Casey MQ Celebrates and Interrogates the Glamour of '90s Boy Band Pop on 'babycasey'

Casey MQ Celebrates and Interrogates the Glamour of '90s Boy Band Pop on 'babycasey'
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Casey MQ's solo debut record, babycasey, drops familiar '90s tropes like a time machine, but with a message as personal and reflective as a bedroom mirror.

The album reflects on Casey MQ's childhood, an era defined by a fascination for boy band culture. But when adolescent innocence faded away to make room for adulthood, it unmasked the culture's aggressive heterenormative standards that had sweltered underneath the glamour. Casey MQ expresses this contrast sonically. His vocals are pitched higher whenever he sings childhood sentiments in songs like "What About Us" and "The First Song I Ever Wrote," which differentiates these thoughts from his falsetto lines throughout the album.

Considering its sound, the record is pop decadence and then some. Much like the cover art of the album, Casey MQ's raw and bare lyrics are liberally adorned and accessorized with sparkling, gaudy pop tropes. But this album soars above and beyond by embodying pop and playing to its strengths. This is markedly different from "experimental pop," where one explores the fringes of the genre by poking at the boundaries with unfamiliar instruments or conventions. Instead, Casey MQ leans into the pop genre — he dives in, splashing listeners with falsetto harmonies, muffled club beats and even the trademark acoustic guitar in "Half Awake." His masterful composition on the synthesizer superglues the samples and lyrics together seamlessly. "What About Us," with its arpeggiated synth, is emotionally cathartic, and "Monsters Without Names" includes deep bass waves that rumble beneath the surface of the melody, ominous yet picturesque.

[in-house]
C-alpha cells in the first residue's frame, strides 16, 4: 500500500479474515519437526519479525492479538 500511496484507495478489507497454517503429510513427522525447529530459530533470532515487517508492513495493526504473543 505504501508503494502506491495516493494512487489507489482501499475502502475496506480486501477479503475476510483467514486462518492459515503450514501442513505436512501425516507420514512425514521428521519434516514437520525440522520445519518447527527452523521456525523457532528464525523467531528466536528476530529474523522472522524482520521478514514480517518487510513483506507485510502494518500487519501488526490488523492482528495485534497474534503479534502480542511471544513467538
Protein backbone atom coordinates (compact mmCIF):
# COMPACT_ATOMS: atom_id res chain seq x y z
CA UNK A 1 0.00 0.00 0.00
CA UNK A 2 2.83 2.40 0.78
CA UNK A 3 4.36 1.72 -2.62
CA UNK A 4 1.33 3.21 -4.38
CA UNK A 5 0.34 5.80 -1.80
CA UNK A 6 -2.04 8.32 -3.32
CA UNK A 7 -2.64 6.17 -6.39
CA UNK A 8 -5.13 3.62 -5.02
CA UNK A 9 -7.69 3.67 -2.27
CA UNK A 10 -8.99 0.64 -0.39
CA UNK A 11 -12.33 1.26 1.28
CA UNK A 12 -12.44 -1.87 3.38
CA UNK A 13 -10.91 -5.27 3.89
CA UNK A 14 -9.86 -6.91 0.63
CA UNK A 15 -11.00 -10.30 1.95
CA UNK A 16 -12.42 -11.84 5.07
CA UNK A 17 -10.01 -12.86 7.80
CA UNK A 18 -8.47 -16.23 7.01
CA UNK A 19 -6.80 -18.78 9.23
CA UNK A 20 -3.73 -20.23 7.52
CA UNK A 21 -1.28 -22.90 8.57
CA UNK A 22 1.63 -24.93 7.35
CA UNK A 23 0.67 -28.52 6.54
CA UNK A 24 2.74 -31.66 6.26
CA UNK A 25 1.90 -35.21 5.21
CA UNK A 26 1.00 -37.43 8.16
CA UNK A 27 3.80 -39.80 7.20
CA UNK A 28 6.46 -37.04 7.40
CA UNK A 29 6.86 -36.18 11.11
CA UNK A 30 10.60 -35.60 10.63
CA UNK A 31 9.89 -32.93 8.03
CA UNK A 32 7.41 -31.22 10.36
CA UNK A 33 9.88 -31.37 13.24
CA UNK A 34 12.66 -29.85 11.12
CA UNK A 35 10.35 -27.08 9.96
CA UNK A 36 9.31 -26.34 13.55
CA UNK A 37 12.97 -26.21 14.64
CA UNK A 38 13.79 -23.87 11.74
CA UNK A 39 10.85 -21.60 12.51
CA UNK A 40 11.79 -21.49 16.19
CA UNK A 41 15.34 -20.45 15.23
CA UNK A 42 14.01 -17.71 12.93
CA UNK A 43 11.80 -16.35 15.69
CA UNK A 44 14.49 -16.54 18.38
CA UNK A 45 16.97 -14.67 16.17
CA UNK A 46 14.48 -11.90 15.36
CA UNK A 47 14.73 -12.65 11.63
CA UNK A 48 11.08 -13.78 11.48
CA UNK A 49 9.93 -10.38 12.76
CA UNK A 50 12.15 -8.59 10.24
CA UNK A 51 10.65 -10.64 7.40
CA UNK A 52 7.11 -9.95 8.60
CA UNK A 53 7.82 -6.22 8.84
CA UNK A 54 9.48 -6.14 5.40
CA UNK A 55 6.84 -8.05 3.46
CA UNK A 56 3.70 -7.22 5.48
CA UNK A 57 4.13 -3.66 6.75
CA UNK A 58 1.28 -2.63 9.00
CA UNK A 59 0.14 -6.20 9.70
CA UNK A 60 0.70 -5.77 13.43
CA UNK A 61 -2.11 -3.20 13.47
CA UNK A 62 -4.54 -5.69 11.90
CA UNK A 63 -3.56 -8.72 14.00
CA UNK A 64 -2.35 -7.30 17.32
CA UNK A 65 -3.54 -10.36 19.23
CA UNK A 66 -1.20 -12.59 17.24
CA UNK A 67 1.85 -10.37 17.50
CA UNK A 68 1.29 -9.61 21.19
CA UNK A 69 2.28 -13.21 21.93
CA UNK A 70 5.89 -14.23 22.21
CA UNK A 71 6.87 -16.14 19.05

Casey MQ's babycasey manifests the power of pop. The music's inescapable dazzle tugs against the heartstrings of listeners, then pulls them head first into the turbulent and emotional world of Casey MQ's unapologetic artistry. (Halocline Trance)